Looted Art in Occupied Territories, Neutral Countries and Latin America, Foreign Economic Admnistration revised report, August 1945, pp. 24-5., RG 239 M 1944 Reel 9, NARA.

Photo credits:

Bulgari, Rome

Henri Untermans
c/o Sousa Mendes Foundation

Eberhard von Mackensen

05 December 2022

The disappearance of Raphael's Portrait of a Young Man

Portrait of a Young Man

by Marc Masurovsky

What happened to Raphael’s Portrait of a Young Man which belongs to the world-renown collection of the Krakow-based Czartoryski family? The now-iconic painting (the poster child for WWII plundered “treasures”) pulled off a world-class vanishing act in the early days of May 1945 as US troops closed in on the South Bavarian compound of Hans Frank, Governor-General of German-occupied Poland.

The Czartoryski family, one of the flowers of Polish nobility, owned palatial residences and estates in Krakow, Goluchów and Sieniawa (Poland). Since 1893, the Goluchów Castle served as a Museum of the Czartoryski collection. Many of the family’s artistic possessions were stored and displayed there. They included close to 5000 art objects and antiquities as well as several hundred Old Master paintings. The bulk of the collection was transferred to Sieniawa for protection. Soon after the Nazi invasion of Poland in September 1939, German troops reached the Czartoryski estates and seized their contents. To make matters worse, a local mason had betrayed the location of the hidden Czartoryski “treasury.”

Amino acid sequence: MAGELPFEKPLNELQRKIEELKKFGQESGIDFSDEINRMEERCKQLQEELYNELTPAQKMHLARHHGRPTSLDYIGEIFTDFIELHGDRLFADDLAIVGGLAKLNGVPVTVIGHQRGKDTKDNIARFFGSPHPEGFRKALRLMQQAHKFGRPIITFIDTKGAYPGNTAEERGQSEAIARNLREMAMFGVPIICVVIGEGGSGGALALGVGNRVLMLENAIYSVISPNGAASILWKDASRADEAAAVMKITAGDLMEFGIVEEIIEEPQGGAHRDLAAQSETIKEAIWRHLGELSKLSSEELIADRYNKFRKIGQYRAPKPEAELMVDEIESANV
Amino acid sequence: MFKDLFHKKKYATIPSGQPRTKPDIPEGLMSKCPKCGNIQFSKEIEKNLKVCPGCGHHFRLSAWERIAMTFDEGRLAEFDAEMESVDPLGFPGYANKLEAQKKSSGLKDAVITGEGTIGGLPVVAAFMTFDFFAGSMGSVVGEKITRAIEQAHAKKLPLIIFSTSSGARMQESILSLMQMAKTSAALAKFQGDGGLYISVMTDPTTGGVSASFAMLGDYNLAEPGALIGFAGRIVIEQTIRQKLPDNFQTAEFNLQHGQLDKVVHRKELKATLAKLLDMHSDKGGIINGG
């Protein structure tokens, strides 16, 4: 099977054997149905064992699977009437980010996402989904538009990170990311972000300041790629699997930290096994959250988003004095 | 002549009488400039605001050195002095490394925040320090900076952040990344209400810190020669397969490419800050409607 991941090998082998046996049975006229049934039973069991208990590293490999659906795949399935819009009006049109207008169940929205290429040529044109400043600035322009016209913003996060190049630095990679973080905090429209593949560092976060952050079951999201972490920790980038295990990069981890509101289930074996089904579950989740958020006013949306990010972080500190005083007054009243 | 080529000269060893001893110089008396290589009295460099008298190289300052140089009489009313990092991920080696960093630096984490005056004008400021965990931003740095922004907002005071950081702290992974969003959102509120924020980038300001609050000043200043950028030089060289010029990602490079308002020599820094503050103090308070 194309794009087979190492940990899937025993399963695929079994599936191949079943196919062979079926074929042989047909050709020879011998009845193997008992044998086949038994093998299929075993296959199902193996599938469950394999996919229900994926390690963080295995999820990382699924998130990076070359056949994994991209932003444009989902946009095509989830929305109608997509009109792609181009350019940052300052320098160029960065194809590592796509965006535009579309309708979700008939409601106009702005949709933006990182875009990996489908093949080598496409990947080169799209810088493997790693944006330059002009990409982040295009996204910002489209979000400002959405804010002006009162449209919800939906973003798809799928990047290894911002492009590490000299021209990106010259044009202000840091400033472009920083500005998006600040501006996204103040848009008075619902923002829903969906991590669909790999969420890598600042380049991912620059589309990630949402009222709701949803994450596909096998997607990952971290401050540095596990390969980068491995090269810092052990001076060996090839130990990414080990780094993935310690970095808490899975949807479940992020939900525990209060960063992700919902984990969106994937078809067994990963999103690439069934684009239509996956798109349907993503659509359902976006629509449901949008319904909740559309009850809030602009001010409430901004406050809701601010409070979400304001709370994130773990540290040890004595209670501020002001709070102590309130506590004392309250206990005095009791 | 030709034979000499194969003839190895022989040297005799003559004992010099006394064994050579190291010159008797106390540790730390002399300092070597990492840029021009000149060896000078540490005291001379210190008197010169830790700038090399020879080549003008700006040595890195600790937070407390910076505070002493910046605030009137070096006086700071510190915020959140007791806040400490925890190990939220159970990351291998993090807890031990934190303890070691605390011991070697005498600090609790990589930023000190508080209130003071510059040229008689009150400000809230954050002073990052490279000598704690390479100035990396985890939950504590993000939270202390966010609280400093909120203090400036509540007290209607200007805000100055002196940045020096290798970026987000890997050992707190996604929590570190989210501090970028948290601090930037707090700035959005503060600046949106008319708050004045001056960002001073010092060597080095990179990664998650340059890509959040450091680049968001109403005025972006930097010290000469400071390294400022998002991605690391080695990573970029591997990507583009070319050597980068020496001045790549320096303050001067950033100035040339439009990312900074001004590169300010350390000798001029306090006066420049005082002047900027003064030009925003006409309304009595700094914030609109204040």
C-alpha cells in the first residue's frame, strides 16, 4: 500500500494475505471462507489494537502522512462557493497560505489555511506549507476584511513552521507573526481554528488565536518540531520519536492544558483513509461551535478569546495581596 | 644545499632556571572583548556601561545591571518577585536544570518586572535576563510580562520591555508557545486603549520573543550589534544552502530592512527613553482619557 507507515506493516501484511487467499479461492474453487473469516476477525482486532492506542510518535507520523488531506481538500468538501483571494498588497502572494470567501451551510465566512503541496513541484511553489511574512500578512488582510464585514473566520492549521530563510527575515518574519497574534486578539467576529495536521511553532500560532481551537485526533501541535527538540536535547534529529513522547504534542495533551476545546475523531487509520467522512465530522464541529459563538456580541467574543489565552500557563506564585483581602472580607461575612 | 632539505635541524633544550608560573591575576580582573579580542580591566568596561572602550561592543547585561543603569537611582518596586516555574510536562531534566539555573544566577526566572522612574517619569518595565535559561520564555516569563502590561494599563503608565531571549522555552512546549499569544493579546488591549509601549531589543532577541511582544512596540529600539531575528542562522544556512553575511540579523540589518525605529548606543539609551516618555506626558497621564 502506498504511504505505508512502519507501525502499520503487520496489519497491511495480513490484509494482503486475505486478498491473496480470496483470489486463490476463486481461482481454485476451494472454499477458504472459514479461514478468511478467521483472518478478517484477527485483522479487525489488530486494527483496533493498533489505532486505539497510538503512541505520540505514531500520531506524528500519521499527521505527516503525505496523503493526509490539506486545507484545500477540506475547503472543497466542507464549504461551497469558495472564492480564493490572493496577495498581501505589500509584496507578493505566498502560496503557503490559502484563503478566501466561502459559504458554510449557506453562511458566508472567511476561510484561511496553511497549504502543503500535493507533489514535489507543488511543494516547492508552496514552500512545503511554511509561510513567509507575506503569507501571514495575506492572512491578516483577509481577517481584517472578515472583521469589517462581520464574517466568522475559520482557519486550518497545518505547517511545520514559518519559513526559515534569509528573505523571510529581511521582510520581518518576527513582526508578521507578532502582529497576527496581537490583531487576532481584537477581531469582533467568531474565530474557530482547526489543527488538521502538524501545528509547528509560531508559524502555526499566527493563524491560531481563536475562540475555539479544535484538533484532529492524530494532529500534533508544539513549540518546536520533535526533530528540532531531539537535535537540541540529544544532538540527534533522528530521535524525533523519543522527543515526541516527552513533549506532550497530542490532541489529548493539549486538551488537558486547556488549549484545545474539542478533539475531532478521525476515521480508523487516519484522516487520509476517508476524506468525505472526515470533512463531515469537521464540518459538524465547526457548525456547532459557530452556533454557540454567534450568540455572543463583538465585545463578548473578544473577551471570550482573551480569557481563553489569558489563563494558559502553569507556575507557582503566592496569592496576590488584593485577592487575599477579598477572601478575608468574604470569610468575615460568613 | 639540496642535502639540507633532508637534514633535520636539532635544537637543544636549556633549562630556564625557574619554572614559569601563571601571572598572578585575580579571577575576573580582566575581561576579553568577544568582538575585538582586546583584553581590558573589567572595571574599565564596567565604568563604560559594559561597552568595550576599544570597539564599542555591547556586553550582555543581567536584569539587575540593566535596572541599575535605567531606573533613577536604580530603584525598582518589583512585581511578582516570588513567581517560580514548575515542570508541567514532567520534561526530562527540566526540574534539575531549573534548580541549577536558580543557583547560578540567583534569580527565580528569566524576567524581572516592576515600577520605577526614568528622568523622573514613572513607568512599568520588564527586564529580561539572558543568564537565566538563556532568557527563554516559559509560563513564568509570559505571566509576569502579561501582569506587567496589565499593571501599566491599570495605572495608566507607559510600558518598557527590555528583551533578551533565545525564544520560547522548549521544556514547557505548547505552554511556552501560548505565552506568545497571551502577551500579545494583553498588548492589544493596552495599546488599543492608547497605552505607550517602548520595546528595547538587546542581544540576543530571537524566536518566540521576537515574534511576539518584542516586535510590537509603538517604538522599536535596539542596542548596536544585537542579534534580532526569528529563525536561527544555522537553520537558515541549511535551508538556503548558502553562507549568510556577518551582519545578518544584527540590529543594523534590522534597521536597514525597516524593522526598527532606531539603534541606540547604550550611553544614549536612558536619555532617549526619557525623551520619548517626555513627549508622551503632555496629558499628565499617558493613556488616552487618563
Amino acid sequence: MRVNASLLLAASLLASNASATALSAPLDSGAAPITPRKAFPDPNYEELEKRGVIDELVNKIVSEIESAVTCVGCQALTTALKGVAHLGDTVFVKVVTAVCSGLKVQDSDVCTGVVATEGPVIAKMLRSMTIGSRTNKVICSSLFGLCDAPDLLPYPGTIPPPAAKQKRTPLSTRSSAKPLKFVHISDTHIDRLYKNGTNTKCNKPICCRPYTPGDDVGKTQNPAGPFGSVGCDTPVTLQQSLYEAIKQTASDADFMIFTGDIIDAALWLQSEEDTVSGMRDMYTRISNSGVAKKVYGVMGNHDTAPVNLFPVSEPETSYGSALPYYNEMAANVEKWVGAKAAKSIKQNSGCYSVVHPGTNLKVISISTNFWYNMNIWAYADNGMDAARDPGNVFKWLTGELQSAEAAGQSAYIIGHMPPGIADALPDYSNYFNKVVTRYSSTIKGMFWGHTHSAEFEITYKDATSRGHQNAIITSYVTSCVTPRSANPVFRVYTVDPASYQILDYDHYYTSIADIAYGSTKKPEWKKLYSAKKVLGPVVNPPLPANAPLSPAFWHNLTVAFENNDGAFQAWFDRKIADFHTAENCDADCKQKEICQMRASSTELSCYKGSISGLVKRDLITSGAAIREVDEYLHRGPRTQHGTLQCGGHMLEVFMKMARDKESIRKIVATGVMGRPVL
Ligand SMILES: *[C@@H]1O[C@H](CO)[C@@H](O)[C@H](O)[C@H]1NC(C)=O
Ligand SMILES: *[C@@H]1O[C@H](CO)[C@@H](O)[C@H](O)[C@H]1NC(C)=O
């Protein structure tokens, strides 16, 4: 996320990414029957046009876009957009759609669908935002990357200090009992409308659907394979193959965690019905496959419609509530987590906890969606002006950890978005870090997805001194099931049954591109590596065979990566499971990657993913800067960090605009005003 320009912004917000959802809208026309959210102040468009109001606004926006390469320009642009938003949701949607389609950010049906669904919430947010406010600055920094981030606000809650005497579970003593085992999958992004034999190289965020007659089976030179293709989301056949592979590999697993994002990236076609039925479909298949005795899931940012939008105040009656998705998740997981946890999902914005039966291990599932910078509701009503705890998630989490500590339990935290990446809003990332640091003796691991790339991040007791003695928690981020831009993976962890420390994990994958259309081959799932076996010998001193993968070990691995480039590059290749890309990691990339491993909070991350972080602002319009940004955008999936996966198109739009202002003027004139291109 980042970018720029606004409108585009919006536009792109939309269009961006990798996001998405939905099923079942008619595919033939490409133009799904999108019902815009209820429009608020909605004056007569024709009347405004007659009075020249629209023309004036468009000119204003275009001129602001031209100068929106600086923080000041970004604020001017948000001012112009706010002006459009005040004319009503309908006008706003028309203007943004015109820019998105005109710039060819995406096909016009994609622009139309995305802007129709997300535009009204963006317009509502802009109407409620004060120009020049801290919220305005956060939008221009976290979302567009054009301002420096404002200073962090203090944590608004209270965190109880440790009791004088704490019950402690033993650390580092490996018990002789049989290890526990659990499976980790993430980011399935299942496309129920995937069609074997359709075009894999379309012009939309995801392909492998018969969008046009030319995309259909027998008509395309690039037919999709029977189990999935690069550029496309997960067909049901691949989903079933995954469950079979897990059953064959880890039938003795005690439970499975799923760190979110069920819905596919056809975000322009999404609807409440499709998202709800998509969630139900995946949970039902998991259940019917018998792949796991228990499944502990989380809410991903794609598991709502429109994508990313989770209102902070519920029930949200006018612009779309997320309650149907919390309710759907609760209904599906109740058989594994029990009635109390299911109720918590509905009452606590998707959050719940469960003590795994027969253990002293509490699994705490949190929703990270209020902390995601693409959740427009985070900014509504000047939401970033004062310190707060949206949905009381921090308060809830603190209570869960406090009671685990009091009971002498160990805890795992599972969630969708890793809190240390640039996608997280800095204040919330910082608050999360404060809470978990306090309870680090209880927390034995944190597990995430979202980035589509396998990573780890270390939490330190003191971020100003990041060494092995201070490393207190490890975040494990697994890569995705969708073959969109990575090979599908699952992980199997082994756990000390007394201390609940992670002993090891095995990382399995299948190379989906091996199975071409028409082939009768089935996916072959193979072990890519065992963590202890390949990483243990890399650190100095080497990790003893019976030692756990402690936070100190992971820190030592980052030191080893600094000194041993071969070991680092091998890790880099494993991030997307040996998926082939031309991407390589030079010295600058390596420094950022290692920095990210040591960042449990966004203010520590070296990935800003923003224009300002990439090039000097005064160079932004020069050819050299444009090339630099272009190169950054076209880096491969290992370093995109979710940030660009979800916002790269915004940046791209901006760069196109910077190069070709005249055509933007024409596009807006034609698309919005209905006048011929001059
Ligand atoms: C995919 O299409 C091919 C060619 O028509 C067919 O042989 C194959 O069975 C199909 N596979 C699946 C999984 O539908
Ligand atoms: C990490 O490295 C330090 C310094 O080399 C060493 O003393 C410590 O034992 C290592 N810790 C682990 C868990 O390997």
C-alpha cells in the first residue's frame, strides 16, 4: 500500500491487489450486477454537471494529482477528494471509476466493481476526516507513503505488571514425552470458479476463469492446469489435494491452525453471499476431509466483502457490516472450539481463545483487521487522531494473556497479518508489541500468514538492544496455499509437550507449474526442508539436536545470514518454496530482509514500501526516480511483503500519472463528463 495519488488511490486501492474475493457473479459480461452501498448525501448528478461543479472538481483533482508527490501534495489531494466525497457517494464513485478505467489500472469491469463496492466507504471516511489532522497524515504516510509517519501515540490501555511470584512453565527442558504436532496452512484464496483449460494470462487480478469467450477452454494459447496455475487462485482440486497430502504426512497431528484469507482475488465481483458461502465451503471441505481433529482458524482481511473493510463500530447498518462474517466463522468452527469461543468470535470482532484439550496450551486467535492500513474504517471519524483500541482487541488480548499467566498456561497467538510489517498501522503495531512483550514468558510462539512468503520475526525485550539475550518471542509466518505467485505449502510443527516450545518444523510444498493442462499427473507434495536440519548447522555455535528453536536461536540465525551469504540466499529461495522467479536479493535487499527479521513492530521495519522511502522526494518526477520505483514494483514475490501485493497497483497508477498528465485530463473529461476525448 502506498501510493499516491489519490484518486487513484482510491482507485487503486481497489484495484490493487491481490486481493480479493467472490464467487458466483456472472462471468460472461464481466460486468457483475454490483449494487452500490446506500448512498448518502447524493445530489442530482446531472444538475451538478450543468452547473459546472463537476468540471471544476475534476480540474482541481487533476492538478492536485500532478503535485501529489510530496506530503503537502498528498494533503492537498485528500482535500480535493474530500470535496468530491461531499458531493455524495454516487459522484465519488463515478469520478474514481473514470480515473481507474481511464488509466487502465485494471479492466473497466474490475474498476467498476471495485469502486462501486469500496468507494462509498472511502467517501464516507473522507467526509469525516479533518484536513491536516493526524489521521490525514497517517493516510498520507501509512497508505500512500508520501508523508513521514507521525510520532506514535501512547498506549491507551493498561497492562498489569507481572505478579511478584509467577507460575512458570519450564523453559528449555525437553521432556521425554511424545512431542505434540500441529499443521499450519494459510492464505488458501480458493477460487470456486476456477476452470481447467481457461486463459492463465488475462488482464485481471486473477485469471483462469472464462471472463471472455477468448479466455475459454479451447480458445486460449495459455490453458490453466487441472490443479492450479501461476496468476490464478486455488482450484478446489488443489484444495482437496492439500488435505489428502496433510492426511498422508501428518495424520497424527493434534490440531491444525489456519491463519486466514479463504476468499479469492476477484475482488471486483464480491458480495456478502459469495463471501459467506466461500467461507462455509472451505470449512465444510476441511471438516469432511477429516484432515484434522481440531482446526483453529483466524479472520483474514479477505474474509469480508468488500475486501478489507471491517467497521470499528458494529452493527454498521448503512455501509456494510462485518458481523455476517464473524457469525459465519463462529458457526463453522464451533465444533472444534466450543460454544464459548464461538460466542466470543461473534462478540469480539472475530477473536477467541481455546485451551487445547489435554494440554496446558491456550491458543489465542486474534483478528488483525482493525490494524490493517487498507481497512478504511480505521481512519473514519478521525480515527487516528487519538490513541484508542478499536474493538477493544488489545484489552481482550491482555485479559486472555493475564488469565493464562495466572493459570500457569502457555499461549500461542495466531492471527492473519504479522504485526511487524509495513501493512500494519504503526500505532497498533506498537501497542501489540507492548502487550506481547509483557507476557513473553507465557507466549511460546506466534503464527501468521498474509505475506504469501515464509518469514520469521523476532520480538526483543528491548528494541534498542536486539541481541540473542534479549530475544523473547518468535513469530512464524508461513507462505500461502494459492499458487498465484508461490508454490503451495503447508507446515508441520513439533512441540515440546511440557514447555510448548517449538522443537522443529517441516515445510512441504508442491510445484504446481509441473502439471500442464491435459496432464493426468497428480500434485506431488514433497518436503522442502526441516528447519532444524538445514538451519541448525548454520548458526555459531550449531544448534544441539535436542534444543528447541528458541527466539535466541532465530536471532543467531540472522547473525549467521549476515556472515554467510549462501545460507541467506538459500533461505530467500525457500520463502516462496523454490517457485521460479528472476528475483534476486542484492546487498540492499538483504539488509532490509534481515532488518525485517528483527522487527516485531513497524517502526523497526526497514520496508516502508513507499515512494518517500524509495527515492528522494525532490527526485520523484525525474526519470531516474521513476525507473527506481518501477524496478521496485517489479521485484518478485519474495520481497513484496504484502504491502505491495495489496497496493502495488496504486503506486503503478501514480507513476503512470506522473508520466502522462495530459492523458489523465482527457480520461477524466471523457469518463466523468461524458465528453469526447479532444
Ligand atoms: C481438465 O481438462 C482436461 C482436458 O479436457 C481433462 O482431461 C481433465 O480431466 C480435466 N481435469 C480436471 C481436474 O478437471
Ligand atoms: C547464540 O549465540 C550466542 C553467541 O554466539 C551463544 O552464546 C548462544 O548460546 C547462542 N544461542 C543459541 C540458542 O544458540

Hans Frank

In October 1939, Kajetan Mühlmann, who had played a major role in the plunder of cultural treasures in German-occupied Poland, brought to Berlin choice pieces from the confiscated Czartoryski collection—works by Raphael, Leonardo da Vinci and Rembrandt. In late November, at Martin Bormann’s urging, Hans Posse, the director of Hitler’s Linz museum project, requested the transfer of the best pieces from the Czartoryski collection to the Linz museum. It fell on deaf ears. The paintings returned to Krakow only to be shipped back to Berlin in 1942, this time on orders from Field Marshal Hermann Goering. However, the Nazis, fearing for the safety of the works due to Allied bombardments, opted to send the works back to Krakow, where they were stored at the Wawel Castle. 

Wawel Castle, Krakow

From August 1944 to January 1945, in the face of an imminent offensive by the Soviet Red Army, a gradual evacuation began of Hans Frank’s Krakow HQ and the many plundered art objects and paintings under his control. The main evacuation point was the estate of Count Manfred von Richtofen in Seichau (Sichów), Silesia, which the Auswärtiges Amt [German Foreign Office] had requisitioned for use by Hans Frank, his staff and the German Army. At the outset, a small number of Frank’s aides had appeared at Seichau (Sichów). It was not until the surrender of Krakow that the largest contingents overtook von Richtofen’s castle. He confirmed that Frank and his top aides had remained in the main house for only a few days until their “sudden” departure on 23 January 1945. In other words, Frank did not reach Seichau (Sichów) until mid-January 1945. 

Seichau Castle, Silesia